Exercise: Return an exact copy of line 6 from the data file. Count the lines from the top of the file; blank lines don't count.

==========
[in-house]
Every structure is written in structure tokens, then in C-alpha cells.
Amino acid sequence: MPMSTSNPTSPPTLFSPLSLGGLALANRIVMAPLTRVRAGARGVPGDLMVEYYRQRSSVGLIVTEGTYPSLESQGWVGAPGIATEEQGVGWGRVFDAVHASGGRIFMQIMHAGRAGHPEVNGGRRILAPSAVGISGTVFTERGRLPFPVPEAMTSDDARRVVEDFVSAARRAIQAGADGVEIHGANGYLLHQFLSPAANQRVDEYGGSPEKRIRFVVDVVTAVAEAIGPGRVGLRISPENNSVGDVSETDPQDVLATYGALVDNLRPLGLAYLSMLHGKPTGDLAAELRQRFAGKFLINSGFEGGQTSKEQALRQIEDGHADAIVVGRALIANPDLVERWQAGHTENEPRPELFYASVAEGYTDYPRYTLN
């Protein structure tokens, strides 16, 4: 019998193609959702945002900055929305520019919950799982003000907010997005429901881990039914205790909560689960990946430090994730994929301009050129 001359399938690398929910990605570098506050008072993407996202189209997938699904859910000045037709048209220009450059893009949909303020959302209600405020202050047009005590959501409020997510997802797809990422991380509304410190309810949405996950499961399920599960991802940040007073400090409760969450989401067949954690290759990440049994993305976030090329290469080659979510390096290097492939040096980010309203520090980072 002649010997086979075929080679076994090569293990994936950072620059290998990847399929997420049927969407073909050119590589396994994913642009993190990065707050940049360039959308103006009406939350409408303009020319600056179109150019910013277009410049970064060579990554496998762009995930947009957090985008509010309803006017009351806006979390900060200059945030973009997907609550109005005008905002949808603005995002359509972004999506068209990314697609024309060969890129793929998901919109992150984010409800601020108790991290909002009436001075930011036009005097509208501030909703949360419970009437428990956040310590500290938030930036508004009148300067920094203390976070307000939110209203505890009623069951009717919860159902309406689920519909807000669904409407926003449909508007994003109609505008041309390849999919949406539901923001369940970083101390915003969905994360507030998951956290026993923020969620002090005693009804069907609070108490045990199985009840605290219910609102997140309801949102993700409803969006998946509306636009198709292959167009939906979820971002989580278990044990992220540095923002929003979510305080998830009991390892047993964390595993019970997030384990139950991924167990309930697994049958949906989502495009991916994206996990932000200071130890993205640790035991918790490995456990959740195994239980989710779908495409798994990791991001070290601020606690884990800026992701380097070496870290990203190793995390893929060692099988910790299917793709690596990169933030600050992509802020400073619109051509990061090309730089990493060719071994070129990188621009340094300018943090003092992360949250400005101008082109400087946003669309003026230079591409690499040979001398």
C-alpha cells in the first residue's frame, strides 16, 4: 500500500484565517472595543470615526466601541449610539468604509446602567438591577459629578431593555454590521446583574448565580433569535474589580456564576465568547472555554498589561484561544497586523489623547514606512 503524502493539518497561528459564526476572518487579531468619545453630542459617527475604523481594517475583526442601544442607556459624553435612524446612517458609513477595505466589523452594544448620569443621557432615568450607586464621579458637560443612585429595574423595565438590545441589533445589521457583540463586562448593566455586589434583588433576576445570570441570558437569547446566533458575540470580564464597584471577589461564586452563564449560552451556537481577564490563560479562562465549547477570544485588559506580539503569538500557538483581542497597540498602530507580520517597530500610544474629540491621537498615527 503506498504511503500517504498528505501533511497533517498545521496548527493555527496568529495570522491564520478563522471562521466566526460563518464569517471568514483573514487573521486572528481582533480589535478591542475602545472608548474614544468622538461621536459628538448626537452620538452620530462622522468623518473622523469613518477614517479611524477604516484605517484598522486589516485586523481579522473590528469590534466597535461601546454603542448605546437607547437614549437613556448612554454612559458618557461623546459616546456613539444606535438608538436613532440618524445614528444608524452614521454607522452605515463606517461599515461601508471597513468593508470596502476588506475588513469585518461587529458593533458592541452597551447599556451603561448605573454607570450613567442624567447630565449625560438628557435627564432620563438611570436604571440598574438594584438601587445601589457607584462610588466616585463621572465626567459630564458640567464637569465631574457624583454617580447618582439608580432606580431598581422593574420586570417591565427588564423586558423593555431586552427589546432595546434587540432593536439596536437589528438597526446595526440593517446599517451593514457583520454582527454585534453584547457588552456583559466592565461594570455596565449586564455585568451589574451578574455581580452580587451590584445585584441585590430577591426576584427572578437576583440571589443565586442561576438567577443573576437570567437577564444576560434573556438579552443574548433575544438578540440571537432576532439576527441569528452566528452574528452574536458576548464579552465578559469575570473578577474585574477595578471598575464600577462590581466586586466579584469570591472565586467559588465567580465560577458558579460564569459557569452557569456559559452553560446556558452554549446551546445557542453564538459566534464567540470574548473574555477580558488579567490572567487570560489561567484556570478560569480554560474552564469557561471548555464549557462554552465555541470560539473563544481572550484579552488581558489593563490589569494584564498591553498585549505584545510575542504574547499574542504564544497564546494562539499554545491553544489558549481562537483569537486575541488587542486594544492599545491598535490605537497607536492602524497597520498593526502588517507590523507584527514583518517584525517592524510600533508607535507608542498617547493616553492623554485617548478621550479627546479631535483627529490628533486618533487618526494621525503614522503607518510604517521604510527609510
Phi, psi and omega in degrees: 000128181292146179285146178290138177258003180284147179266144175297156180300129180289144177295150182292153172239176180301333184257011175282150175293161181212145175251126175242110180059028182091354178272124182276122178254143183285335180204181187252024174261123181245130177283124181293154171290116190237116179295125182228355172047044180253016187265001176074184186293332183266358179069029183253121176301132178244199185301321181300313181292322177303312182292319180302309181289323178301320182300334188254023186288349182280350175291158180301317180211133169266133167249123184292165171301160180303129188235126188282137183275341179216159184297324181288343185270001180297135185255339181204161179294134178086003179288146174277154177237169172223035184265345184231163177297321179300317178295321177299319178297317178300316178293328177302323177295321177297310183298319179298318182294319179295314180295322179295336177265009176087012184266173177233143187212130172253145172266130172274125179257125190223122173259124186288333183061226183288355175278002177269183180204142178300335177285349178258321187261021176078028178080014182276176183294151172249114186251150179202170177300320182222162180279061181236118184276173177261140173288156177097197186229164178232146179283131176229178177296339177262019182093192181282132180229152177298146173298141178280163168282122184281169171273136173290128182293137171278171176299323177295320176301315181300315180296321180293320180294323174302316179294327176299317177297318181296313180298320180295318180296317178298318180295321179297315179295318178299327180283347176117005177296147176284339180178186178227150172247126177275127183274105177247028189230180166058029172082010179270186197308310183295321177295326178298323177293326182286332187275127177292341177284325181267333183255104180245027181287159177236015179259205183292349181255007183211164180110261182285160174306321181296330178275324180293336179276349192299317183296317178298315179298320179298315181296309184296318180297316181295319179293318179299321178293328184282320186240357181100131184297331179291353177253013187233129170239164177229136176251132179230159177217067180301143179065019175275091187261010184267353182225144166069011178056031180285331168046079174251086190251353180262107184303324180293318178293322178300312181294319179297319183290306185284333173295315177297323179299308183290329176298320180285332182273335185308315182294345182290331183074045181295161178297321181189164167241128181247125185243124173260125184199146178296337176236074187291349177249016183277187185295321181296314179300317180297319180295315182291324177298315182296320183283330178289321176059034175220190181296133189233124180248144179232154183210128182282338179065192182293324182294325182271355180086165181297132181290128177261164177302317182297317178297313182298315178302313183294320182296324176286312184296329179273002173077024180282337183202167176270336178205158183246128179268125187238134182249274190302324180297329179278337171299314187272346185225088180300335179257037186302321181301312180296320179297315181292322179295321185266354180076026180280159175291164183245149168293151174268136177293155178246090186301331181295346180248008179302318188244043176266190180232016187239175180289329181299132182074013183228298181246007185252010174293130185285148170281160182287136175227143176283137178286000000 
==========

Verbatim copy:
Phi, psi and omega in degrees: 000128181292146179285146178290138177258003180284147179266144175297156180300129180289144177295150182292153172239176180301333184257011175282150175293161181212145175251126175242110180059028182091354178272124182276122178254143183285335180204181187252024174261123181245130177283124181293154171290116190237116179295125182228355172047044180253016187265001176074184186293332183266358179069029183253121176301132178244199185301321181300313181292322177303312182292319180302309181289323178301320182300334188254023186288349182280350175291158180301317180211133169266133167249123184292165171301160180303129188235126188282137183275341179216159184297324181288343185270001180297135185255339181204161179294134178086003179288146174277154177237169172223035184265345184231163177297321179300317178295321177299319178297317178300316178293328177302323177295321177297310183298319179298318182294319179295314180295322179295336177265009176087012184266173177233143187212130172253145172266130172274125179257125190223122173259124186288333183061226183288355175278002177269183180204142178300335177285349178258321187261021176078028178080014182276176183294151172249114186251150179202170177300320182222162180279061181236118184276173177261140173288156177097197186229164178232146179283131176229178177296339177262019182093192181282132180229152177298146173298141178280163168282122184281169171273136173290128182293137171278171176299323177295320176301315181300315180296321180293320180294323174302316179294327176299317177297318181296313180298320180295318180296317178298318180295321179297315179295318178299327180283347176117005177296147176284339180178186178227150172247126177275127183274105177247028189230180166058029172082010179270186197308310183295321177295326178298323177293326182286332187275127177292341177284325181267333183255104180245027181287159177236015179259205183292349181255007183211164180110261182285160174306321181296330178275324180293336179276349192299317183296317178298315179298320179298315181296309184296318180297316181295319179293318179299321178293328184282320186240357181100131184297331179291353177253013187233129170239164177229136176251132179230159177217067180301143179065019175275091187261010184267353182225144166069011178056031180285331168046079174251086190251353180262107184303324180293318178293322178300312181294319179297319183290306185284333173295315177297323179299308183290329176298320180285332182273335185308315182294345182290331183074045181295161178297321181189164167241128181247125185243124173260125184199146178296337176236074187291349177249016183277187185295321181296314179300317180297319180295315182291324177298315182296320183283330178289321176059034175220190181296133189233124180248144179232154183210128182282338179065192182293324182294325182271355180086165181297132181290128177261164177302317182297317178297313182298315178302313183294320182296324176286312184296329179273002173077024180282337183202167176270336178205158183246128179268125187238134182249274190302324180297329179278337171299314187272346185225088180300335179257037186302321181301312180296320179297315181292322179295321185266354180076026180280159175291164183245149168293151174268136177293155178246090186301331181295346180248008179302318188244043176266190180232016187239175180289329181299132182074013183228298181246007185252010174293130185285148170281160182287136175227143176283137178286000000 